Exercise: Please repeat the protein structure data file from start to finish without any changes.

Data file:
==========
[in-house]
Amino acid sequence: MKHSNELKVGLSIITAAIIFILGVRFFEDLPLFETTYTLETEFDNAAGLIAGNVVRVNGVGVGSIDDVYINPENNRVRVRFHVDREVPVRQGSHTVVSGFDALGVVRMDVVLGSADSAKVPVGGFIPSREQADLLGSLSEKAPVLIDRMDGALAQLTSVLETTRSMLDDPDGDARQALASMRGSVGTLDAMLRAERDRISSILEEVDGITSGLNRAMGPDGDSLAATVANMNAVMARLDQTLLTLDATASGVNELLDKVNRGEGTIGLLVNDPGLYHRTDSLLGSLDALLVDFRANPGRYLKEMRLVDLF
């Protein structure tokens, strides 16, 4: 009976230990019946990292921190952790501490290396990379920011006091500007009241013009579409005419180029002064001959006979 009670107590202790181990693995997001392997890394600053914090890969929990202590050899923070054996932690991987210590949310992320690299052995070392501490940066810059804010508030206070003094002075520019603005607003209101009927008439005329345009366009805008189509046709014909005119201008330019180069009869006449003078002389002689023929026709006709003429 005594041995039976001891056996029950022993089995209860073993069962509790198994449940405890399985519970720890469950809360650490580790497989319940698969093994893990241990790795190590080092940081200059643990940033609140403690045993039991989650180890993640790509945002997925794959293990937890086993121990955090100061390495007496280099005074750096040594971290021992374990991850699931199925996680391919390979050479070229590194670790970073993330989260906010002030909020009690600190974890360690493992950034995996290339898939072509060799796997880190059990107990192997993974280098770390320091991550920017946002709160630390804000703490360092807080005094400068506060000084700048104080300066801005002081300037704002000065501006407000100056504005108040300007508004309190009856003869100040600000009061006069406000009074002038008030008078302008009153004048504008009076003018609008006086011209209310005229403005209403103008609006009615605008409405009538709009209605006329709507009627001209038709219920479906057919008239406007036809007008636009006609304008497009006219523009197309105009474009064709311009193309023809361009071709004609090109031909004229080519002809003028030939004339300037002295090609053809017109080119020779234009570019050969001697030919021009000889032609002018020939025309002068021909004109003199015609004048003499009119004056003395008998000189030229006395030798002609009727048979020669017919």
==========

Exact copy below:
[in-house]
Amino acid sequence: MKHSNELKVGLSIITAAIIFILGVRFFEDLPLFETTYTLETEFDNAAGLIAGNVVRVNGVGVGSIDDVYINPENNRVRVRFHVDREVPVRQGSHTVVSGFDALGVVRMDVVLGSADSAKVPVGGFIPSREQADLLGSLSEKAPVLIDRMDGALAQLTSVLETTRSMLDDPDGDARQALASMRGSVGTLDAMLRAERDRISSILEEVDGITSGLNRAMGPDGDSLAATVANMNAVMARLDQTLLTLDATASGVNELLDKVNRGEGTIGLLVNDPGLYHRTDSLLGSLDALLVDFRANPGRYLKEMRLVDLF
């Protein structure tokens, strides 16, 4: 009976230990019946990292921190952790501490290396990379920011006091500007009241013009579409005419180029002064001959006979 009670107590202790181990693995997001392997890394600053914090890969929990202590050899923070054996932690991987210590949310992320690299052995070392501490940066810059804010508030206070003094002075520019603005607003209101009927008439005329345009366009805008189509046709014909005119201008330019180069009869006449003078002389002689023929026709006709003429 005594041995039976001891056996029950022993089995209860073993069962509790198994449940405890399985519970720890469950809360650490580790497989319940698969093994893990241990790795190590080092940081200059643990940033609140403690045993039991989650180890993640790509945002997925794959293990937890086993121990955090100061390495007496280099005074750096040594971290021992374990991850699931199925996680391919390979050479070229590194670790970073993330989260906010002030909020009690600190974890360690493992950034995996290339898939072509060799796997880190059990107990192997993974280098770390320091991550920017946002709160630390804000703490360092807080005094400068506060000084700048104080300066801005002081300037704002000065501006407000100056504005108040300007508004309190009856003869100040600000009061006069406000009074002038008030008078302008009153004048504008009076003018609008006086011209209310005229403005209403103008609006009615605008409405009538709009209605006329709507009627001209038709219920479906057919008239406007036809007008636009006609304008497009006219523009197309105009474009064709311009193309023809361009071709004609090109031909004229080519002809003028030939004339300037002295090609053809017109080119020779234009570019050969001697030919021009000889032609002018020939025309002068021909004109003199015609004048003499009119004056003395008998000189030229006395030798002609009727048979020669017919």